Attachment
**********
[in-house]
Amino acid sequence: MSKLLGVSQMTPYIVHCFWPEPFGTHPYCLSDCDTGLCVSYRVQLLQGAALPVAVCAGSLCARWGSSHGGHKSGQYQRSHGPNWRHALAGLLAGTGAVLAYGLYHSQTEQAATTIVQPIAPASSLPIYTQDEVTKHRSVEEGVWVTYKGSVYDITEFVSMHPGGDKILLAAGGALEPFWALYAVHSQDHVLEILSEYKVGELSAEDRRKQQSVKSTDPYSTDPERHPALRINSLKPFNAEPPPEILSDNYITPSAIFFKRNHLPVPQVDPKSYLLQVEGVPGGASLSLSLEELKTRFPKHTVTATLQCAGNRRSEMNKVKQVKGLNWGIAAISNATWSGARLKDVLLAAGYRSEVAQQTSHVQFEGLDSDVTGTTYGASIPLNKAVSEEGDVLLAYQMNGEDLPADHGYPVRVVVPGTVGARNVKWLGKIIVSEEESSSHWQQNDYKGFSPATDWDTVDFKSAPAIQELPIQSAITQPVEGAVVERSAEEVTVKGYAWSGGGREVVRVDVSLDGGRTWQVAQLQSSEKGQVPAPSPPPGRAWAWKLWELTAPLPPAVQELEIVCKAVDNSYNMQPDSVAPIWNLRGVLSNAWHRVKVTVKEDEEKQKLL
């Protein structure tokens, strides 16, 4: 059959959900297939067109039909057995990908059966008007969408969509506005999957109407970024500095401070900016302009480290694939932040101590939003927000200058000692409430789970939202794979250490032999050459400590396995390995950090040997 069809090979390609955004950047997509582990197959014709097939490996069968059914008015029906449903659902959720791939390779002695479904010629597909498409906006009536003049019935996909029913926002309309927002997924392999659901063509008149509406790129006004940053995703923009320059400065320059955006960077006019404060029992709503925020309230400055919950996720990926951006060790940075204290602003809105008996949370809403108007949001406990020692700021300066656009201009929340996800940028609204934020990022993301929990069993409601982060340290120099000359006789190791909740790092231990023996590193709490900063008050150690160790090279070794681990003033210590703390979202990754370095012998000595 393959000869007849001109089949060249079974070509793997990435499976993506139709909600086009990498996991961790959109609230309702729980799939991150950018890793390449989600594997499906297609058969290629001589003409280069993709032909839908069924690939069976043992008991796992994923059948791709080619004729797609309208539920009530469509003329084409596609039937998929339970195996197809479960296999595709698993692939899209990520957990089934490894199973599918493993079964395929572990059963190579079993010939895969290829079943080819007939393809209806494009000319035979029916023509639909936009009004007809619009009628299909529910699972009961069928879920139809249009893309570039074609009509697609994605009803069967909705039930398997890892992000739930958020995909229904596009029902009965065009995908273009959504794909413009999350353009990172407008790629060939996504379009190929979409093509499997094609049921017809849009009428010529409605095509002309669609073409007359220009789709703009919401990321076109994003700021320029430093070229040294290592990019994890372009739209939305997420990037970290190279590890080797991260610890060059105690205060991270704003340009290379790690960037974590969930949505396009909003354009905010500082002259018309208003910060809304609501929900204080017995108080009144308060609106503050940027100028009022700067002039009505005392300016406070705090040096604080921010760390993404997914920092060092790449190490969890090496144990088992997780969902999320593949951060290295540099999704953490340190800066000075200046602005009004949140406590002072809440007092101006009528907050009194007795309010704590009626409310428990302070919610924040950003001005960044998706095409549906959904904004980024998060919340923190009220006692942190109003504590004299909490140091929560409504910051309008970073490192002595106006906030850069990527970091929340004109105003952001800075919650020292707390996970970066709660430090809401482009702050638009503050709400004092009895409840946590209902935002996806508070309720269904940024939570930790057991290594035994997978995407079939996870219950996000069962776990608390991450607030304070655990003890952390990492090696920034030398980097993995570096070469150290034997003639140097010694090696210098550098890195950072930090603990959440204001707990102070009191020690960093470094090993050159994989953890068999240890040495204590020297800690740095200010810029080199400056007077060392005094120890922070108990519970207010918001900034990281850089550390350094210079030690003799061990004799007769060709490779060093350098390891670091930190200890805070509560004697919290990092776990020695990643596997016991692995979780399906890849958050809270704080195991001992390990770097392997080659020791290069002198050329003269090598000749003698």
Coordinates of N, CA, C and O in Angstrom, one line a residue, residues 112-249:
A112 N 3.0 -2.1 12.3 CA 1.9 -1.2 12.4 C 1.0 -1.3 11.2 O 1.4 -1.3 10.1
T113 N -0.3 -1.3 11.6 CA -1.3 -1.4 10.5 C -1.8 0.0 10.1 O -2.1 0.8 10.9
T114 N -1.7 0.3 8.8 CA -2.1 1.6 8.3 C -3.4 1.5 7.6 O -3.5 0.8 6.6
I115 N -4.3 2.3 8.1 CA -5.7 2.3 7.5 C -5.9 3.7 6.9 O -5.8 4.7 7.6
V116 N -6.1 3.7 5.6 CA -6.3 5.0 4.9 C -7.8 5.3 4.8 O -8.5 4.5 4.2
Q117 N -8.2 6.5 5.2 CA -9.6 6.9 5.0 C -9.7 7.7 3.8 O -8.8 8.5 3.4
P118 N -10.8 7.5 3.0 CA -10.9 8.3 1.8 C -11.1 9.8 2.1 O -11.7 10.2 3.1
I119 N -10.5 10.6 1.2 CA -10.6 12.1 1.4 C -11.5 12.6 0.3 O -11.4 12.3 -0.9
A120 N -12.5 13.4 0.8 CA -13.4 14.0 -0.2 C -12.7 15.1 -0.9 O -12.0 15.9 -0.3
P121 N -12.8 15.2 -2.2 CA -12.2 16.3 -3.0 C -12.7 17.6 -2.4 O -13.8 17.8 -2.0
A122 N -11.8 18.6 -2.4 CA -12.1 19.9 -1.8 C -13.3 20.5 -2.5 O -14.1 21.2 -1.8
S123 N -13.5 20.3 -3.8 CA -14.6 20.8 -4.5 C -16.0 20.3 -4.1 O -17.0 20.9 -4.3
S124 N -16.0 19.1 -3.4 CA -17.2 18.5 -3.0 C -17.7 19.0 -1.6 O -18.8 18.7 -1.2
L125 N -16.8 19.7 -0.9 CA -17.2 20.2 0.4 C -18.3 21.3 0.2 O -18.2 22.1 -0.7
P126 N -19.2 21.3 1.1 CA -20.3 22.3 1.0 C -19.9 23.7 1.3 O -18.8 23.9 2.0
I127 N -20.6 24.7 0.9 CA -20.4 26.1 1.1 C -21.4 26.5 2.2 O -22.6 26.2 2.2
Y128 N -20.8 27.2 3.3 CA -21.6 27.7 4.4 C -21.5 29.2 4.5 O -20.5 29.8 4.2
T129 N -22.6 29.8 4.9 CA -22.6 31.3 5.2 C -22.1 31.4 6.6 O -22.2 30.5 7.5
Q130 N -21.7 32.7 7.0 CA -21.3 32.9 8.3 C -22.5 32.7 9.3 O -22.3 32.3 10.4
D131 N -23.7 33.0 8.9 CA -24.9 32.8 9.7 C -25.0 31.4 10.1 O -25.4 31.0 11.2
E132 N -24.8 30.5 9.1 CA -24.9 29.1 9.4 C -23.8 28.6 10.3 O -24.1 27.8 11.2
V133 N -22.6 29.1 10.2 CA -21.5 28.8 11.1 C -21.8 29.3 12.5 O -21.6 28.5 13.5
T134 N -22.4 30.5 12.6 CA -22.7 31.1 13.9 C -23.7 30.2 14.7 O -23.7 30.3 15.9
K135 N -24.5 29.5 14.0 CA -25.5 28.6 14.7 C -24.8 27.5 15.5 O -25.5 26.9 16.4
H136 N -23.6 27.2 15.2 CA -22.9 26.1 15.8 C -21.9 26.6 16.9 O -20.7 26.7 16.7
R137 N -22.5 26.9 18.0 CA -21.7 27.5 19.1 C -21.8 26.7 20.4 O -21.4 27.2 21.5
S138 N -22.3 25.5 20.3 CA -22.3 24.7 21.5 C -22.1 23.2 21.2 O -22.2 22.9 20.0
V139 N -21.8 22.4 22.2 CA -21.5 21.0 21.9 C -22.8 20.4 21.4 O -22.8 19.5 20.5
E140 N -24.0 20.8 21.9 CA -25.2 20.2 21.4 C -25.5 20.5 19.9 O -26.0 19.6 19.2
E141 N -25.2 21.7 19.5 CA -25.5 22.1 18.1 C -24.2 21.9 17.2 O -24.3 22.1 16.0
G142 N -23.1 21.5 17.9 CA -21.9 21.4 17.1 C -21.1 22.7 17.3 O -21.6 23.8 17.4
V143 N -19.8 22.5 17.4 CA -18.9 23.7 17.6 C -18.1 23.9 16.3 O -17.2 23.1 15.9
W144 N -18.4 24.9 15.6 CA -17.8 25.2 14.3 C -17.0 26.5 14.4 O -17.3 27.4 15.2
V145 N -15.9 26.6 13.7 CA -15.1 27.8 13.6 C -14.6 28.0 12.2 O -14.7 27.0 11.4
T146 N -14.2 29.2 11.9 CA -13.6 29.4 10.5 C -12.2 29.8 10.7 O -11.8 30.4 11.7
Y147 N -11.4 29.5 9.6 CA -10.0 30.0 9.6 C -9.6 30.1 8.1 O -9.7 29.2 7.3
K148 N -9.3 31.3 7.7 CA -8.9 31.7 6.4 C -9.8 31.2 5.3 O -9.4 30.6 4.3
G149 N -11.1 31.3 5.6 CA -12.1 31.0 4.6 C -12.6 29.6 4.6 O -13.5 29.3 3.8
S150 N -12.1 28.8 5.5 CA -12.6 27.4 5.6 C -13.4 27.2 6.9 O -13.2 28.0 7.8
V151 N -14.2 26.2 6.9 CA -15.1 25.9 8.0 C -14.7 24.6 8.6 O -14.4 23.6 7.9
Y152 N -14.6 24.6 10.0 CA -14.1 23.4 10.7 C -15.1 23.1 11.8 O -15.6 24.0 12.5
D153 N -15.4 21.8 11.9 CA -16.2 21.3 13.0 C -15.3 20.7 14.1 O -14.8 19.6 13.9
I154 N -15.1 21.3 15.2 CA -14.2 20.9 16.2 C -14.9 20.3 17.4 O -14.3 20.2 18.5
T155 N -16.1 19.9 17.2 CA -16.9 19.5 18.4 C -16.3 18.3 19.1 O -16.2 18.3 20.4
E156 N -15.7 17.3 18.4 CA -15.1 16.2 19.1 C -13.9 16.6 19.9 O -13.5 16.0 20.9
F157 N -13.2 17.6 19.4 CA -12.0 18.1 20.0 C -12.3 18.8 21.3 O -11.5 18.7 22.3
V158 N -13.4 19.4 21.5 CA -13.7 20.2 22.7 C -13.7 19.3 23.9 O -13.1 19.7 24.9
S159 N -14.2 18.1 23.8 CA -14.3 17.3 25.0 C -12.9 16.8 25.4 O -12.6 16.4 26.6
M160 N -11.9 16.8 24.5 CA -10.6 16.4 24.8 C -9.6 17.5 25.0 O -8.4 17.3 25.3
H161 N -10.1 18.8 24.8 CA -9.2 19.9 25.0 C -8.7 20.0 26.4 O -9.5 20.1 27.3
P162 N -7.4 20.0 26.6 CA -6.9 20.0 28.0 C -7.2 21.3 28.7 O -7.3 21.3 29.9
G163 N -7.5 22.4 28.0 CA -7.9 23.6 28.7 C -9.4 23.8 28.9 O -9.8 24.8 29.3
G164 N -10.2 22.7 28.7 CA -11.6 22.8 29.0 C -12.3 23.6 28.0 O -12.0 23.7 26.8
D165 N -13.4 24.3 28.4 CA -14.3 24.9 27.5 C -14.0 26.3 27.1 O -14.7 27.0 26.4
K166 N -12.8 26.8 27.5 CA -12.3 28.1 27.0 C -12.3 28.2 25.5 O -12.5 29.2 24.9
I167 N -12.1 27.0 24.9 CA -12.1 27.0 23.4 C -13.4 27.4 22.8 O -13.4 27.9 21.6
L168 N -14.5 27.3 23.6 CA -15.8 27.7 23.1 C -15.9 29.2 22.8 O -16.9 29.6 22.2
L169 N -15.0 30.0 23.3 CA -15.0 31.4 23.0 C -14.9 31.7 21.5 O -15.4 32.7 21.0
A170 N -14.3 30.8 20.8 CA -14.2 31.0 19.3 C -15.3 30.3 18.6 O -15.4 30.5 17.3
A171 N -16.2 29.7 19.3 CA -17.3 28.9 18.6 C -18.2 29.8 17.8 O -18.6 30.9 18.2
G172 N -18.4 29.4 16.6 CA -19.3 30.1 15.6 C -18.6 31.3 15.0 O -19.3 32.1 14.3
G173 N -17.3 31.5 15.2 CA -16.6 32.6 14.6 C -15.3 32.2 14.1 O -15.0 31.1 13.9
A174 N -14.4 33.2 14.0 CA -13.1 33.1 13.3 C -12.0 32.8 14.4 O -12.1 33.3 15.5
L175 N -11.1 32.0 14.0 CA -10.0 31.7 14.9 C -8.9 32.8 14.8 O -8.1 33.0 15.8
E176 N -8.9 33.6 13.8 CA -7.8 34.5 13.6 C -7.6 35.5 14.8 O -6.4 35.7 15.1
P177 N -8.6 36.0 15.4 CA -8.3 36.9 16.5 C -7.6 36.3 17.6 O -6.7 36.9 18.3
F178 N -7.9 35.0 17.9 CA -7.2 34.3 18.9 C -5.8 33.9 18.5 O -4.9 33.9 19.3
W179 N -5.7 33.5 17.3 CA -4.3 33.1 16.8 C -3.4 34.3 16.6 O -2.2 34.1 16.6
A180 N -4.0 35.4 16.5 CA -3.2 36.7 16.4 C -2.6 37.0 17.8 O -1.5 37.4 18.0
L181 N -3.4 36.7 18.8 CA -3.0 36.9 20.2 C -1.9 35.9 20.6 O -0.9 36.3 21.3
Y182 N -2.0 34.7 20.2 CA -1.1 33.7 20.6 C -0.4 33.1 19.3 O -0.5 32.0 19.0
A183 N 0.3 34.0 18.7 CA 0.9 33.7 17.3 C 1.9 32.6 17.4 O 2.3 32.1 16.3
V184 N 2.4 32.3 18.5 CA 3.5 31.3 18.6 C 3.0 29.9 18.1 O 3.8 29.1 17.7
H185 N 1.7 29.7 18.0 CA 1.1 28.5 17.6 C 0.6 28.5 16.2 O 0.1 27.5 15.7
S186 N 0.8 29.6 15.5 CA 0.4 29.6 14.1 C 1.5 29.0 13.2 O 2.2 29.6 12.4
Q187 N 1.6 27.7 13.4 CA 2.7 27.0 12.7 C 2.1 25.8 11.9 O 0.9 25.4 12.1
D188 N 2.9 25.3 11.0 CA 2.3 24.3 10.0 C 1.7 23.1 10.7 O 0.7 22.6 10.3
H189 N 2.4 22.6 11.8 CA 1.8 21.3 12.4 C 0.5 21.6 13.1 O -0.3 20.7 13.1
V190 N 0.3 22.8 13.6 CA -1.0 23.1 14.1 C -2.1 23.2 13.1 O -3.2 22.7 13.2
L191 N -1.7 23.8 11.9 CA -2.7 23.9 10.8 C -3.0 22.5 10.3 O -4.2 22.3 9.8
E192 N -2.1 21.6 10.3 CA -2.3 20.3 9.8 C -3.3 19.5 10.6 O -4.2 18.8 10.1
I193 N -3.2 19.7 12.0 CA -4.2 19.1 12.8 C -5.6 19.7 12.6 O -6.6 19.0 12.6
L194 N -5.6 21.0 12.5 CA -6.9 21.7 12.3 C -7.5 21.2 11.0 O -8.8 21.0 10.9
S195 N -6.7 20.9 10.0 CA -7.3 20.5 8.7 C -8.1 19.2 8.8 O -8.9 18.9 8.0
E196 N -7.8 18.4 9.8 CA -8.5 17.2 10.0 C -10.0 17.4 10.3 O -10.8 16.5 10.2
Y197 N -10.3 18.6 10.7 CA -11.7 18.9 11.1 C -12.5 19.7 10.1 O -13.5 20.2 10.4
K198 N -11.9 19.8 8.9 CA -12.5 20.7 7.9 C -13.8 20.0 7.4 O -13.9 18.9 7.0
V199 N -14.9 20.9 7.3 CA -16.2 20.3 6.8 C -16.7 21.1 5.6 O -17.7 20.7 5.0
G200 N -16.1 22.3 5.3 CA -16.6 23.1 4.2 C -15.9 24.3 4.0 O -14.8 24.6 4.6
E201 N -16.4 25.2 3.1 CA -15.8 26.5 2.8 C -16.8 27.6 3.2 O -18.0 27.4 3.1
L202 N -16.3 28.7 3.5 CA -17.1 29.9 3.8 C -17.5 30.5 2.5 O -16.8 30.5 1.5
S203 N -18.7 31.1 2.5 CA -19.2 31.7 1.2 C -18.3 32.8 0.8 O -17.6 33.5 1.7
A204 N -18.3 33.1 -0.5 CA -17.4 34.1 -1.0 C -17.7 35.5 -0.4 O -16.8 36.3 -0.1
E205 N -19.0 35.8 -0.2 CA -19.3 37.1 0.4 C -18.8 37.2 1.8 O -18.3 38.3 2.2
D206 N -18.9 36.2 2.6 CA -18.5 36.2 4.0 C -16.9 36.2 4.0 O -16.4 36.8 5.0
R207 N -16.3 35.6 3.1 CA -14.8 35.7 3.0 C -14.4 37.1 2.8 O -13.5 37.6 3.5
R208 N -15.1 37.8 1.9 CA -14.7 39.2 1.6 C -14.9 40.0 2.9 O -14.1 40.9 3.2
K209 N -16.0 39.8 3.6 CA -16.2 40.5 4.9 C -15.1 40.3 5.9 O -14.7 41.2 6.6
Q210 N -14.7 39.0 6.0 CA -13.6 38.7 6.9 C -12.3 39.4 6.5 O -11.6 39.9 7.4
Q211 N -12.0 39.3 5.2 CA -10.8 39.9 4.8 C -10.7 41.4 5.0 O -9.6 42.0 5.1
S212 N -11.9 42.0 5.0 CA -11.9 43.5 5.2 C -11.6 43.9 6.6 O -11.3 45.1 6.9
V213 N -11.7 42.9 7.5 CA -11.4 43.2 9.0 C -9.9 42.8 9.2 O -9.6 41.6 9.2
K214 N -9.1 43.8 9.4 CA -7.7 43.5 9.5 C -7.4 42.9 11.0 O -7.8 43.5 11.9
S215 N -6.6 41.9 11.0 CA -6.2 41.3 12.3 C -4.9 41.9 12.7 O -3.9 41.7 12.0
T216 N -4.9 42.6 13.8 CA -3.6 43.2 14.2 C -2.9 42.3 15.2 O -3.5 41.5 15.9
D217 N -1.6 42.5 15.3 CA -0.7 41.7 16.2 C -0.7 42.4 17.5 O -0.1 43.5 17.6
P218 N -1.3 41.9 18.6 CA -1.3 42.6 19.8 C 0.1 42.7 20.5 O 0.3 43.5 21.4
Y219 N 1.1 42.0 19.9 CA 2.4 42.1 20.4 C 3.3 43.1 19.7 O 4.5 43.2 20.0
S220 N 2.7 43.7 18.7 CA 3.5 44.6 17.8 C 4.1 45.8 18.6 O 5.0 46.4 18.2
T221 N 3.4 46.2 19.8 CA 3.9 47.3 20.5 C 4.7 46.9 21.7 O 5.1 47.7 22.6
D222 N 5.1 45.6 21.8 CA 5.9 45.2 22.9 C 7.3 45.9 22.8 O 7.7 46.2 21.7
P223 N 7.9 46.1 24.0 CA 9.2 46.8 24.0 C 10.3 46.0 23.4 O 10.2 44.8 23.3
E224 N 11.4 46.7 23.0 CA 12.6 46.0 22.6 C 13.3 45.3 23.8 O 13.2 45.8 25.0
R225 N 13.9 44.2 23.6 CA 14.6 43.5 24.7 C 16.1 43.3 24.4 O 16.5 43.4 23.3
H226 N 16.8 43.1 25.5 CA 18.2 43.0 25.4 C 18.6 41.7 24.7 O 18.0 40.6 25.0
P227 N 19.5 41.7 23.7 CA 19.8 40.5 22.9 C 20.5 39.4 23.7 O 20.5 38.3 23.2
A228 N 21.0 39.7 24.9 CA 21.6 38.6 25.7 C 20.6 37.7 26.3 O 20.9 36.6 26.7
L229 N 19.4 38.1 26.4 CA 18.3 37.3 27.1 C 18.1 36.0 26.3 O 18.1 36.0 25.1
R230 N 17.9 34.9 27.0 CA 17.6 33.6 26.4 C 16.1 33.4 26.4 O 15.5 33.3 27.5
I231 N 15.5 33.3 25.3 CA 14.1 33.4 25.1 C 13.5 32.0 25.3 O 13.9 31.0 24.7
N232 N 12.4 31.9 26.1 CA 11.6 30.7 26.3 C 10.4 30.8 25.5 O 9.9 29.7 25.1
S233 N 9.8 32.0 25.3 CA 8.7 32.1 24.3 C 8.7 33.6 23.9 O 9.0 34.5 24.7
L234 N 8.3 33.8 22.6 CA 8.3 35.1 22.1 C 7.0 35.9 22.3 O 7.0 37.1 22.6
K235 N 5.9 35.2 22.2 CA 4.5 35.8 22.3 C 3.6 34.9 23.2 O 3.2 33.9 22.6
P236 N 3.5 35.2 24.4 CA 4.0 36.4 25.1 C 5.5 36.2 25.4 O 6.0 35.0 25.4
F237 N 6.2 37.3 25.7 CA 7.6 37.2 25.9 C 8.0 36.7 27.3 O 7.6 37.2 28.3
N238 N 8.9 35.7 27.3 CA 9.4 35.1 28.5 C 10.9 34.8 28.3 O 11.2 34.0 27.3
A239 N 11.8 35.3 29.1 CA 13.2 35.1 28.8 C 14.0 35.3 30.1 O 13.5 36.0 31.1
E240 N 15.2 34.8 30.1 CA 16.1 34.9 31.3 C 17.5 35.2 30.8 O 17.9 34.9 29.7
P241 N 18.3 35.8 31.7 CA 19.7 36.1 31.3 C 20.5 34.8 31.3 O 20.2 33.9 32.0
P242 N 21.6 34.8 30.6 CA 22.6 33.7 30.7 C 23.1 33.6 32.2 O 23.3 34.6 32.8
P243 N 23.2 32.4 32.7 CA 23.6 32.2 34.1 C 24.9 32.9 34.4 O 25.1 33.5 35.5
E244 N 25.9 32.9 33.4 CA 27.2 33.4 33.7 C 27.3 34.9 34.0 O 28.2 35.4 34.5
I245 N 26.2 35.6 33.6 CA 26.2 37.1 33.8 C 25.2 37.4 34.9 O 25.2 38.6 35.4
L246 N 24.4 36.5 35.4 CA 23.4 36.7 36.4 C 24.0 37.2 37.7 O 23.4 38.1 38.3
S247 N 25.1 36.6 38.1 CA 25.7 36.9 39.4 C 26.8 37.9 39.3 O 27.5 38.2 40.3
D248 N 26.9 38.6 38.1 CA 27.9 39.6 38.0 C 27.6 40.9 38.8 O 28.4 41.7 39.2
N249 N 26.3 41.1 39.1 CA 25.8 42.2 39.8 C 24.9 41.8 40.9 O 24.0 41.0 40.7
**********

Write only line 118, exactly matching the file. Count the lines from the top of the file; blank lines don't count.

R225 N 13.9 44.2 23.6 CA 14.6 43.5 24.7 C 16.1 43.3 24.4 O 16.5 43.4 23.3